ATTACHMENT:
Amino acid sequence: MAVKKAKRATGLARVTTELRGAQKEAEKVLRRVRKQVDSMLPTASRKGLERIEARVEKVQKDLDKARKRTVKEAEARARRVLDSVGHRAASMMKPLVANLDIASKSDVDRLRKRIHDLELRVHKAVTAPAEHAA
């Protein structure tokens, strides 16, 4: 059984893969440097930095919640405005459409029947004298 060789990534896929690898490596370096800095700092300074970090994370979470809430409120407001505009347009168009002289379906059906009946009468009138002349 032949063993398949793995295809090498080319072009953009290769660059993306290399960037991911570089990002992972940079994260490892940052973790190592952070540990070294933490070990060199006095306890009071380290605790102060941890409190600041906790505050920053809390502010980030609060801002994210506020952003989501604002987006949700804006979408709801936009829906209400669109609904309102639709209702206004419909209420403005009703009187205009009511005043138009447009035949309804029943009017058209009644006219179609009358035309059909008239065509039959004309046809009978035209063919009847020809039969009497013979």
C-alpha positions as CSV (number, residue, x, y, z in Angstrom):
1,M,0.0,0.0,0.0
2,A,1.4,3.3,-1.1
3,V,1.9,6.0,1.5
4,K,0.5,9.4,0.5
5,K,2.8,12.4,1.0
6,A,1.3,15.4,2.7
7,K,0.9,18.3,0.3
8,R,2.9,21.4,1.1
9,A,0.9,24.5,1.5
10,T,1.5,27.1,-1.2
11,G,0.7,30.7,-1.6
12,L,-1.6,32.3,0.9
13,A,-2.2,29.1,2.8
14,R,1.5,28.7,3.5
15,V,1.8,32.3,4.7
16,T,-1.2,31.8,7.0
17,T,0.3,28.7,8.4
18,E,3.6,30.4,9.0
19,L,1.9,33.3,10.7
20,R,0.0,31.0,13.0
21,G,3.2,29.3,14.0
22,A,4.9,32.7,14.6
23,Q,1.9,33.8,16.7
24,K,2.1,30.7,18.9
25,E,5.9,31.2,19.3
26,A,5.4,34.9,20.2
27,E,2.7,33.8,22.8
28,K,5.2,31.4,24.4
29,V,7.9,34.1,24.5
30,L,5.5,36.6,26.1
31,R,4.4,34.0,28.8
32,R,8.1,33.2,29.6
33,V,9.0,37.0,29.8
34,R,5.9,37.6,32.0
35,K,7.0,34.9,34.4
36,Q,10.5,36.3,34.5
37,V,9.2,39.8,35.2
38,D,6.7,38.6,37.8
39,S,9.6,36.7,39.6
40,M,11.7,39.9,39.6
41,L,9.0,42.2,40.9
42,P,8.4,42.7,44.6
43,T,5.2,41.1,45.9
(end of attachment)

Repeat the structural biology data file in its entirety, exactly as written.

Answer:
Amino acid sequence: MAVKKAKRATGLARVTTELRGAQKEAEKVLRRVRKQVDSMLPTASRKGLERIEARVEKVQKDLDKARKRTVKEAEARARRVLDSVGHRAASMMKPLVANLDIASKSDVDRLRKRIHDLELRVHKAVTAPAEHAA
């Protein structure tokens, strides 16, 4: 059984893969440097930095919640405005459409029947004298 060789990534896929690898490596370096800095700092300074970090994370979470809430409120407001505009347009168009002289379906059906009946009468009138002349 032949063993398949793995295809090498080319072009953009290769660059993306290399960037991911570089990002992972940079994260490892940052973790190592952070540990070294933490070990060199006095306890009071380290605790102060941890409190600041906790505050920053809390502010980030609060801002994210506020952003989501604002987006949700804006979408709801936009829906209400669109609904309102639709209702206004419909209420403005009703009187205009009511005043138009447009035949309804029943009017058209009644006219179609009358035309059909008239065509039959004309046809009978035209063919009847020809039969009497013979």
C-alpha positions as CSV (number, residue, x, y, z in Angstrom):
1,M,0.0,0.0,0.0
2,A,1.4,3.3,-1.1
3,V,1.9,6.0,1.5
4,K,0.5,9.4,0.5
5,K,2.8,12.4,1.0
6,A,1.3,15.4,2.7
7,K,0.9,18.3,0.3
8,R,2.9,21.4,1.1
9,A,0.9,24.5,1.5
10,T,1.5,27.1,-1.2
11,G,0.7,30.7,-1.6
12,L,-1.6,32.3,0.9
13,A,-2.2,29.1,2.8
14,R,1.5,28.7,3.5
15,V,1.8,32.3,4.7
16,T,-1.2,31.8,7.0
17,T,0.3,28.7,8.4
18,E,3.6,30.4,9.0
19,L,1.9,33.3,10.7
20,R,0.0,31.0,13.0
21,G,3.2,29.3,14.0
22,A,4.9,32.7,14.6
23,Q,1.9,33.8,16.7
24,K,2.1,30.7,18.9
25,E,5.9,31.2,19.3
26,A,5.4,34.9,20.2
27,E,2.7,33.8,22.8
28,K,5.2,31.4,24.4
29,V,7.9,34.1,24.5
30,L,5.5,36.6,26.1
31,R,4.4,34.0,28.8
32,R,8.1,33.2,29.6
33,V,9.0,37.0,29.8
34,R,5.9,37.6,32.0
35,K,7.0,34.9,34.4
36,Q,10.5,36.3,34.5
37,V,9.2,39.8,35.2
38,D,6.7,38.6,37.8
39,S,9.6,36.7,39.6
40,M,11.7,39.9,39.6
41,L,9.0,42.2,40.9
42,P,8.4,42.7,44.6
43,T,5.2,41.1,45.9